“But I Wasn’t There!”

The Alibis of DNA Exonerees


  • Wendy Heath Rider University
  • Joshua Stein Rider University
  • Sabreen Afiouni Rider University




Alibi, Innocence Project, Innocence Record, Wrongful Conviction


Using the exoneree summaries in the Innocence Project and the documentation in the Innocence Record, we analyze the content of the alibis of those who have been wrongly convicted and exonerated with the use of DNA. Sixty-five percent of the 377 DNA exonerees had an alibi. Fifty-one percent reported that their alibi corroborators were friends and/or family members, while only about 10% presented physical evidence to support their alibi. Those with an alibi were significantly less likely to falsely confess than those without an alibi. Eyewitnesses were significantly more likely to be a contributing cause of conviction for those with an alibi than for those without an alibi, and 27% of the exonerees with an alibi had only eyewitness evidence to implicate them. Those that had an alibi were also more likely to claim that they had an inadequate defense than those that did not have an alibi. We conclude this paper with recommendations for reforms and future research.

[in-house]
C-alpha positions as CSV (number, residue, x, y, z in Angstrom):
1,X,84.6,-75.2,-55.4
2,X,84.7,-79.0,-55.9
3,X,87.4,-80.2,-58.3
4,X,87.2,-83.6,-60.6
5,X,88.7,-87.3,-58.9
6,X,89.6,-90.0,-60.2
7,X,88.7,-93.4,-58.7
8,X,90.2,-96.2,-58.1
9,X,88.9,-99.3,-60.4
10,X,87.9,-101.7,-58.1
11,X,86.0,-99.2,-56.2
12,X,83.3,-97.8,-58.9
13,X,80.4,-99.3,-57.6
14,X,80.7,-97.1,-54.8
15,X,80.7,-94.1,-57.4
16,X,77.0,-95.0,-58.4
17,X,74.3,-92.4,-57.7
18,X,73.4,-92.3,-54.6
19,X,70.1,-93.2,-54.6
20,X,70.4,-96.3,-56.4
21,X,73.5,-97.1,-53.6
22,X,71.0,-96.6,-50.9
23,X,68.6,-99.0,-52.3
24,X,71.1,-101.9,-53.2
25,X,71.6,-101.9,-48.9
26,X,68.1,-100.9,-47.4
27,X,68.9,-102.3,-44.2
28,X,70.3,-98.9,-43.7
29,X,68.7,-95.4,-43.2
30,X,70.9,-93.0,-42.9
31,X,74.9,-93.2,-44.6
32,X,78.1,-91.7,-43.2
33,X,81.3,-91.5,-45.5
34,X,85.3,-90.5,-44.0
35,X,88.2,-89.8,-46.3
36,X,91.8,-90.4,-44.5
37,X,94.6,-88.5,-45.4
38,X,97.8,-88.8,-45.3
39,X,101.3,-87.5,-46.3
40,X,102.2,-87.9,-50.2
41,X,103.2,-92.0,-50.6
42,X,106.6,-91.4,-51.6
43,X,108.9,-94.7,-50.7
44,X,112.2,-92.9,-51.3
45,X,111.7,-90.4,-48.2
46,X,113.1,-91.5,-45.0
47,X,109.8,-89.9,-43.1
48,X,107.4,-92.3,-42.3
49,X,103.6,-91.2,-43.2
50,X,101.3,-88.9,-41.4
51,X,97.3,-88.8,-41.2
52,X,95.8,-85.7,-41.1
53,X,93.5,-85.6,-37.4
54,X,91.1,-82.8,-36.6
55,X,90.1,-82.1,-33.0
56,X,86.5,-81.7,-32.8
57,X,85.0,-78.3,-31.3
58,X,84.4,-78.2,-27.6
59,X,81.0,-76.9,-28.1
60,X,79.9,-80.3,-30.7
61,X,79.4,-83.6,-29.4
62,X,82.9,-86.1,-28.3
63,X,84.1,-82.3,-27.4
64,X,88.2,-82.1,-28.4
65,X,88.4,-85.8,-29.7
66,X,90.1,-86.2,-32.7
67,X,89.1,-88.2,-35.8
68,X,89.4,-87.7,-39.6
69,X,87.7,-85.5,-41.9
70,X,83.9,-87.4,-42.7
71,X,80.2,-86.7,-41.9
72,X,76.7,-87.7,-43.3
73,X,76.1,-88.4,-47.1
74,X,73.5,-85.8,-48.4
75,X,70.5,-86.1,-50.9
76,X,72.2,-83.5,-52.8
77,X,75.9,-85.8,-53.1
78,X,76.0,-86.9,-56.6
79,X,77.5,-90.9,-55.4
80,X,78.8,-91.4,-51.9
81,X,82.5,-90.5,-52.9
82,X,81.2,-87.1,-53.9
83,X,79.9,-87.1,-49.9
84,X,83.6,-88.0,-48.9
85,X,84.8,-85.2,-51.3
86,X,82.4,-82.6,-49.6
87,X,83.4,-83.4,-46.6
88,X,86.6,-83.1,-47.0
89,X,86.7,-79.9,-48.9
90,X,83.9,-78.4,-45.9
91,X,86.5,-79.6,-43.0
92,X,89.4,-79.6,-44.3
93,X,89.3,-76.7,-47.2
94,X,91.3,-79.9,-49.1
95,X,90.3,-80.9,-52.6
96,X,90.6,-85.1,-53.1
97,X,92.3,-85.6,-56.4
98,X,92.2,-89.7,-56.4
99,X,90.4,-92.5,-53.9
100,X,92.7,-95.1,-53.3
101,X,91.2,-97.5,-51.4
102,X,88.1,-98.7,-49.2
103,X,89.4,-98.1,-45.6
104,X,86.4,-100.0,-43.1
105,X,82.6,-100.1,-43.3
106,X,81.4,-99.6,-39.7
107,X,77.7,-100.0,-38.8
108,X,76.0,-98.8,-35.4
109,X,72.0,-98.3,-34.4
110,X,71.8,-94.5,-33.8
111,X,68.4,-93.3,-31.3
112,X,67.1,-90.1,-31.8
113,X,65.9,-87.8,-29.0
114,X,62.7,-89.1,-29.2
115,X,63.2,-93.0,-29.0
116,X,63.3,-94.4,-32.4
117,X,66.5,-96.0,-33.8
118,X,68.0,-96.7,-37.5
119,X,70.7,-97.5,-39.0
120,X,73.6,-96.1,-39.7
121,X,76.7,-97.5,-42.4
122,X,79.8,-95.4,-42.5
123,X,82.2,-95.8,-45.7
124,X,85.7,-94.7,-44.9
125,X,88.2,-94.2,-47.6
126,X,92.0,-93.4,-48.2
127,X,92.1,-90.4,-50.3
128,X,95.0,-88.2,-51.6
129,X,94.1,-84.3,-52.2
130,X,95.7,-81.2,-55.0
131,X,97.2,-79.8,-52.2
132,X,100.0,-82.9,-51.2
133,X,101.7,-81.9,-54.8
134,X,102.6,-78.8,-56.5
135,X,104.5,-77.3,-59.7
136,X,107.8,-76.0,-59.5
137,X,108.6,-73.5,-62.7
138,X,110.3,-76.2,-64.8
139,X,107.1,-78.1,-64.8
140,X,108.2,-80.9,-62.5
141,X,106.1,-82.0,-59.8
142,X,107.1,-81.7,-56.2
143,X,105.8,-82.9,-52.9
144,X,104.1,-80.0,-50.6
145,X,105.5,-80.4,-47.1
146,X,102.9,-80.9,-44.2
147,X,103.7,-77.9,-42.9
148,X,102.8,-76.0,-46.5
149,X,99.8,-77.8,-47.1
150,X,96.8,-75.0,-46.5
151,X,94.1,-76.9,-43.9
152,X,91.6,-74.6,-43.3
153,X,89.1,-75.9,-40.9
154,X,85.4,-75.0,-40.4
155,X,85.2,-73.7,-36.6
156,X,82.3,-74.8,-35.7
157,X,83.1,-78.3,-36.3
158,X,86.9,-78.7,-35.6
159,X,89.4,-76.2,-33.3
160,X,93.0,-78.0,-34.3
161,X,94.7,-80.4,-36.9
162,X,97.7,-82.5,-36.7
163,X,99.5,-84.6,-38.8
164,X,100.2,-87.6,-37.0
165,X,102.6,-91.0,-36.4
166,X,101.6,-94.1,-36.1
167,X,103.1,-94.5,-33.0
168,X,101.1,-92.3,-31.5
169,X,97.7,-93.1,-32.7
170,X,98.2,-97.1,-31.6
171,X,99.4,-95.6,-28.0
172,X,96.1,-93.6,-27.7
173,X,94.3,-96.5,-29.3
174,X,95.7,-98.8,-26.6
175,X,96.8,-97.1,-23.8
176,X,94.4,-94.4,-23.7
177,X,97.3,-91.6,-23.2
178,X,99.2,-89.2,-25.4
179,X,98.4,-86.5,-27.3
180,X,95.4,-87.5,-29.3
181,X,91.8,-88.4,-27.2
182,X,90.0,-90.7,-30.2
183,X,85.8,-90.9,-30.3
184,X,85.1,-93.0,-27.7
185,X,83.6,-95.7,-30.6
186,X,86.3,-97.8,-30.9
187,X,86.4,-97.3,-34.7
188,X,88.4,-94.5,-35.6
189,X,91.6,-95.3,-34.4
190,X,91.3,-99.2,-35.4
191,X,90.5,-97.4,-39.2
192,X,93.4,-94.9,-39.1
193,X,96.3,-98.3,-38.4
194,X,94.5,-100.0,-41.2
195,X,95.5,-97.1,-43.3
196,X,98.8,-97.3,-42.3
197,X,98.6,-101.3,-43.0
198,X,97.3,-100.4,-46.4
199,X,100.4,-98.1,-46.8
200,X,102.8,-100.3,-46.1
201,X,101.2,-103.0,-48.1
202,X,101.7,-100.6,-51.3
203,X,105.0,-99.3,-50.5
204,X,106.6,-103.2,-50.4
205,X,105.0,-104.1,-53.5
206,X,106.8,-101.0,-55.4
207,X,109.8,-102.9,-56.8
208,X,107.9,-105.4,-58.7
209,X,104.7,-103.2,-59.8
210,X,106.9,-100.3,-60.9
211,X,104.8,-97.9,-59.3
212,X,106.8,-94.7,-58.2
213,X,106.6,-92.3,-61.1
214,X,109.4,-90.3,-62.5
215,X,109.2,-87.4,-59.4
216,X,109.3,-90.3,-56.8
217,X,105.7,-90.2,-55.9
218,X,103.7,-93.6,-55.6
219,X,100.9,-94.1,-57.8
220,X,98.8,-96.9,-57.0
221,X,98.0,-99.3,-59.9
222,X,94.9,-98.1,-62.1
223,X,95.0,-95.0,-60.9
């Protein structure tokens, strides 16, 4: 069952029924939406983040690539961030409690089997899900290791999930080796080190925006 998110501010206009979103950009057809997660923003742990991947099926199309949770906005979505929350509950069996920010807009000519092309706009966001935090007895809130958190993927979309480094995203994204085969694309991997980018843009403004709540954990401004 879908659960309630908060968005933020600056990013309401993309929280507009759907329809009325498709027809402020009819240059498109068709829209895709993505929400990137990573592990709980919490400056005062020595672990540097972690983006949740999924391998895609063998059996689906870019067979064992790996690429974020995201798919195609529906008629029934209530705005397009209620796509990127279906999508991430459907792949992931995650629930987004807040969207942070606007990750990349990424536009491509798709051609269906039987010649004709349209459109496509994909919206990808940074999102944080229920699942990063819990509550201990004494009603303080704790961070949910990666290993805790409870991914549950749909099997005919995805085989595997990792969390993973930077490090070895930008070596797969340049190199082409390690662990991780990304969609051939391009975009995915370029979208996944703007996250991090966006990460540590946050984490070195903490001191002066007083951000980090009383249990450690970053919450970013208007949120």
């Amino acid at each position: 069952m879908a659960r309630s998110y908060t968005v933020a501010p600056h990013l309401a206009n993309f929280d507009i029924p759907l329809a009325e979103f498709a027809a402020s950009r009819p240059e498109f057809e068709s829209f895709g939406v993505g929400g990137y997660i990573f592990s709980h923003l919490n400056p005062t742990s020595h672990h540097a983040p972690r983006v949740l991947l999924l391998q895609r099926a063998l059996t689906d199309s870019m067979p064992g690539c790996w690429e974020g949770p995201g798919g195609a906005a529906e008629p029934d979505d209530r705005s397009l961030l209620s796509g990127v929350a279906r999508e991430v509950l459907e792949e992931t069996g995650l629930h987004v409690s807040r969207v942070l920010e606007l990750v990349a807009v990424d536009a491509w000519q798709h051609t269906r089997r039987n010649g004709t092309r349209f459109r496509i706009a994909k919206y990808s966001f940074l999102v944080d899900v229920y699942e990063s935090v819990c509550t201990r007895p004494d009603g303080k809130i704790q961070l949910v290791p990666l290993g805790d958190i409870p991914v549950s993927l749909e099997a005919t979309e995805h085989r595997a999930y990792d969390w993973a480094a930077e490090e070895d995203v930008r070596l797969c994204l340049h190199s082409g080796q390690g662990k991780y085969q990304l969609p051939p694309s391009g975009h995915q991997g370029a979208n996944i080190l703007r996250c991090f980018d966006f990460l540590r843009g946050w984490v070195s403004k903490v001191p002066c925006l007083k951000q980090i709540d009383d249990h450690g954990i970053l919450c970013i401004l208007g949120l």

How to Cite

Heath, W., Stein, J., & Afiouni , S. (2021). “But I Wasn’t There!” : The Alibis of DNA Exonerees. The Wrongful Conviction Law Review, 2(3), 240–276. https://doi.org/10.29173/wclawr52